In script analysis, we had our final formal class for the semester. All that is left to do is the in-depth analysis of Angels in America, Pt. II. That will be a big-ass project in a short amount of time, but I am looking forward to it. This class has taught me so much, as the previous entries will show. My introduction to academic theatre is off to a terrific start and I’m so happy to have experienced the classes I have. Our professor wished to impart some final thoughts: fill your acting arsenal with tools, deny nothing in the script, always ask why, never assume, and be an artist and a creator who can break the rules because he or she knows the rules. Funny, Professor Schultz’s last words were, “Don’t forget all the crap I taught you.” I asked him if I could quote him. He said, yes. Here are the journals:
Just a short class today to answer questions and schedule our final performances which will take place after the Thanksgiving Day break. Today was our final time together as a full class. I learned much over the semester, primarily to trust myself, trust the art, trust trust trust, go for it without hesitation, and put as many tools in the acting arsenal as possible. Bottom line, competitively speaking, you simply have to out-arm your opponents. And most importantly, to recognize that acting is an ever evolving craft in which one can never safely rest on one’s laurels…this is a process, not an end. And remember to always ask, ‘why?’.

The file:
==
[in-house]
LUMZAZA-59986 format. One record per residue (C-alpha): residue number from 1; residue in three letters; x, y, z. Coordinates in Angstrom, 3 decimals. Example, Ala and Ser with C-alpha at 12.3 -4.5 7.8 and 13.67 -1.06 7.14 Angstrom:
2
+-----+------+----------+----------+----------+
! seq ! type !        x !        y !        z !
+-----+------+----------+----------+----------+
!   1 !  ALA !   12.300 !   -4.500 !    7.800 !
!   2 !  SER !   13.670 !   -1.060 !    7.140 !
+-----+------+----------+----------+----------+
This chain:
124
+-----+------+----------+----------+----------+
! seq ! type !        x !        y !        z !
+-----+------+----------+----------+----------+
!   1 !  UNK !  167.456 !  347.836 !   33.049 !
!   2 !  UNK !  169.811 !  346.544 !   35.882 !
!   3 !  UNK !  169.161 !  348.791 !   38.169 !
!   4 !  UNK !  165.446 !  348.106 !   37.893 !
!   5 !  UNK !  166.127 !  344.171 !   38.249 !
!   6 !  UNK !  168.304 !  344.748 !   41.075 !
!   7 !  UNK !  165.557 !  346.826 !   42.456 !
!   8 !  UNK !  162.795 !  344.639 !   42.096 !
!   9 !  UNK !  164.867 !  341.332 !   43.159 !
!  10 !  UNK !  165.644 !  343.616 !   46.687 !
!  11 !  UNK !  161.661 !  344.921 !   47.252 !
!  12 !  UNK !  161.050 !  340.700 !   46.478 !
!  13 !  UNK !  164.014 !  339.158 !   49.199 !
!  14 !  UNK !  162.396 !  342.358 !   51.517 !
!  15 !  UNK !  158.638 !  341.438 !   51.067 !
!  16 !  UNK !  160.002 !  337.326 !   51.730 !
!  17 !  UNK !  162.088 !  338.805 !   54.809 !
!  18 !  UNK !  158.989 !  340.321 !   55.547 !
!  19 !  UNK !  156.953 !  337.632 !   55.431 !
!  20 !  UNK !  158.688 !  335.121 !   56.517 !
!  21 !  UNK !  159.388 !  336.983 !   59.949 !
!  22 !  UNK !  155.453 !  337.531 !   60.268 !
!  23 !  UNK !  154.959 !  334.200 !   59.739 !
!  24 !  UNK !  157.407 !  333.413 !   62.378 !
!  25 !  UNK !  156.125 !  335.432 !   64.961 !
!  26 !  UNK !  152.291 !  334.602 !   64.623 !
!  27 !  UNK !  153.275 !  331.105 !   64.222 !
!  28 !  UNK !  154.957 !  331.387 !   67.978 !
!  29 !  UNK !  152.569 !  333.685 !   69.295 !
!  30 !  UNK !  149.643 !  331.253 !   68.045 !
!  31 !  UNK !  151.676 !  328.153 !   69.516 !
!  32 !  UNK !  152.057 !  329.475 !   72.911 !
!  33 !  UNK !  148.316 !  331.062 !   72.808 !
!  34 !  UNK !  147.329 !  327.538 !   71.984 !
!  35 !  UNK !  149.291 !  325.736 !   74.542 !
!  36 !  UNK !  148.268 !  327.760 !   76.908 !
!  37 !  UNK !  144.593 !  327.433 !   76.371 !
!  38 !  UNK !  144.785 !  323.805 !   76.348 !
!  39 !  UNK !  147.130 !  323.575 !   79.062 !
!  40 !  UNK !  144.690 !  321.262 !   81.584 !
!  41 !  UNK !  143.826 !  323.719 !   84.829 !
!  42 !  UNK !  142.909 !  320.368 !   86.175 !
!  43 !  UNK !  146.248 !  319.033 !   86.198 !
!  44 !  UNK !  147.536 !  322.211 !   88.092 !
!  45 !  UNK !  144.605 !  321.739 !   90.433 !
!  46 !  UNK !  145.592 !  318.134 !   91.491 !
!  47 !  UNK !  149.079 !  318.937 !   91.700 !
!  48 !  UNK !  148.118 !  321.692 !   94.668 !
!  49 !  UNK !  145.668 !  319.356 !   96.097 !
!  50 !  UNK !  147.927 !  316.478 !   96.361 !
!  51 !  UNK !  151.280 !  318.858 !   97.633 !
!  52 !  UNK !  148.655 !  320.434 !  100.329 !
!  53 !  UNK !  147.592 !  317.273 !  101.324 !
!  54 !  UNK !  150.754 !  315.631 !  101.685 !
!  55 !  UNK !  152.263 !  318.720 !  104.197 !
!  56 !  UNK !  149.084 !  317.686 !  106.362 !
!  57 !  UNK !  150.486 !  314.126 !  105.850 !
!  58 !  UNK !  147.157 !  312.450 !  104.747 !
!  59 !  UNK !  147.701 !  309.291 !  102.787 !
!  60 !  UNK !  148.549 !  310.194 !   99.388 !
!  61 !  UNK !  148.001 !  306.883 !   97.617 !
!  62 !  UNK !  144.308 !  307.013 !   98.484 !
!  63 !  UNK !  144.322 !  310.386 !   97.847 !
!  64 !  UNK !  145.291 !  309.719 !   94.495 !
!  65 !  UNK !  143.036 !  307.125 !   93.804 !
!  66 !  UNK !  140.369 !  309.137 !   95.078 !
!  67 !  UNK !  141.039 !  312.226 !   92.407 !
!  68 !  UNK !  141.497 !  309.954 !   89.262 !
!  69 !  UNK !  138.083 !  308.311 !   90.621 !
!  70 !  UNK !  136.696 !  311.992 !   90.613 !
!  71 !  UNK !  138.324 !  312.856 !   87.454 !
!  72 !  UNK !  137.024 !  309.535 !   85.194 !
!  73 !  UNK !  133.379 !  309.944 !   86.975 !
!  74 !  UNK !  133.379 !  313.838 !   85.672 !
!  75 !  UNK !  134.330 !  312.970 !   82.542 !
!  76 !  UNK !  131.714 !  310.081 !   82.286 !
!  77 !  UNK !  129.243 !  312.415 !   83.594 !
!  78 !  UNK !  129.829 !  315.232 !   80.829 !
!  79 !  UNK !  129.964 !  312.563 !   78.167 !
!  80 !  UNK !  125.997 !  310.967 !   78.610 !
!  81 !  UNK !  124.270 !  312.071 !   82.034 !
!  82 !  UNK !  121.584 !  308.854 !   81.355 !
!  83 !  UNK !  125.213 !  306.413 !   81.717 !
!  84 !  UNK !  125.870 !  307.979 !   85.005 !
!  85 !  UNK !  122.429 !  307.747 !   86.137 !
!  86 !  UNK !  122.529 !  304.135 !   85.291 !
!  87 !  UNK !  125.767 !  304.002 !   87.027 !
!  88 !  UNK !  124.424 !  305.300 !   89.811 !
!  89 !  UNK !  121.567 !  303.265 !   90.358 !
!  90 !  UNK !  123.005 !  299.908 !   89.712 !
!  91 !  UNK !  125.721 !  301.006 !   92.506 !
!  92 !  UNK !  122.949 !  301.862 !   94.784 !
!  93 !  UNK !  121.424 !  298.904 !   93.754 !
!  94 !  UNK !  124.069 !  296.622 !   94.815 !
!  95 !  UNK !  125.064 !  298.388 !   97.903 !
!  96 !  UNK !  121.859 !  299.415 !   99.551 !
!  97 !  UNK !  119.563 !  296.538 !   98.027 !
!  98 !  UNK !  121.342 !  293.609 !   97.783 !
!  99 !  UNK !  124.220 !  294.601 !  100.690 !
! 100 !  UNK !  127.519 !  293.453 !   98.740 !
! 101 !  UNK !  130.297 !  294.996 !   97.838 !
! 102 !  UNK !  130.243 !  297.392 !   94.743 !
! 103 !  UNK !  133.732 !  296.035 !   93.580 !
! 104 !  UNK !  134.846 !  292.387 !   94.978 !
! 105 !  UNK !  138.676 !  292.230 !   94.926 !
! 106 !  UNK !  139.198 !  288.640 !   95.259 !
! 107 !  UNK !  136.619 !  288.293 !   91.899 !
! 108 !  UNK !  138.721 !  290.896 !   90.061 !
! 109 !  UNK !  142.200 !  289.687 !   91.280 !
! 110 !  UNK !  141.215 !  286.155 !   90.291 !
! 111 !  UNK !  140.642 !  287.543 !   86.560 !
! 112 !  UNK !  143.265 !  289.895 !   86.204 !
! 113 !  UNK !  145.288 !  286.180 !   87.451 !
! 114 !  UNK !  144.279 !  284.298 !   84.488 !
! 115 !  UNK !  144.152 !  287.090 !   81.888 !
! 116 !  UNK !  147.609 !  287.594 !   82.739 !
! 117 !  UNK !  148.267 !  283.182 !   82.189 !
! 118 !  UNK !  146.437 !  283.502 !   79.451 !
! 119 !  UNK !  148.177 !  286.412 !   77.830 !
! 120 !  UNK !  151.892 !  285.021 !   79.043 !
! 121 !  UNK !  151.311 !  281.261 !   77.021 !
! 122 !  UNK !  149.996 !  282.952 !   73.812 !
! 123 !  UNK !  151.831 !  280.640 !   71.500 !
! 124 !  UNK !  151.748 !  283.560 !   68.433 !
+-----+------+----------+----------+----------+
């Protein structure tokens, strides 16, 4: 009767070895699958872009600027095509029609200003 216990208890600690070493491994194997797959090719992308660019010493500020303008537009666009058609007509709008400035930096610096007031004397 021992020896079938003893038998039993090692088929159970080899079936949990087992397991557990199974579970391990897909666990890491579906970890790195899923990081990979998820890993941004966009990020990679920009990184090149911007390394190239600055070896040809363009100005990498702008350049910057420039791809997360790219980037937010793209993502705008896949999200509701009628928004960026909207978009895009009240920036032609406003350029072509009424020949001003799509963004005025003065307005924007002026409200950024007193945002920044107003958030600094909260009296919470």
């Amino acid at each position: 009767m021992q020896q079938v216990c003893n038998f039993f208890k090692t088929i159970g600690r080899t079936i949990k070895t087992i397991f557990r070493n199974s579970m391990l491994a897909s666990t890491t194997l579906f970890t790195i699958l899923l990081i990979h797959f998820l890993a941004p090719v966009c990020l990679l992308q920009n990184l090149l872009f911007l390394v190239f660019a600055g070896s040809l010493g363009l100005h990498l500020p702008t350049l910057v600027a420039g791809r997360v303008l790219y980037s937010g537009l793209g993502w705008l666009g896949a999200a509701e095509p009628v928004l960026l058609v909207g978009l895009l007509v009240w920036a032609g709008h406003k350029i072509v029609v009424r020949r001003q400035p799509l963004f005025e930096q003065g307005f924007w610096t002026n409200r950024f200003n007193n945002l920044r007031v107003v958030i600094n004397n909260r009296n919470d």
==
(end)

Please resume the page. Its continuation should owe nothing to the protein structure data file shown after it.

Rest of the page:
ACTING FOR DIRECTORS:
Today was the day to present my final scene for class, the Trotsky piece from All In The Timing. I had not visited intimately with the script for some time due to the constraints on my time with the Marley play, so I was not entirely off book. We worked the scene, my scene partner and I, and it was not in great shape. But this is the day, so it had to be done come hell or high-water (love that phrase.) And I thought to myself, just get up there and kick ass. Go for it. You know how to do this. If you lose a line or two, make it up better–which led to the great improv line, when I mistakenly referred to an encyclopedia: “What is the date of that dictionary…encyclopedia…whatever the fuck it is?” Long story short, (I love that phrase too,) I nailed it. Knocked it out of the ballpark. It was a loud raucous spectacle of classic camp farce, and the students loved it too. A couple of students told me it was my finest work in class, and the Professor also was duly impressed. So that was a great feeling to conclude the course on a major win! Happy!
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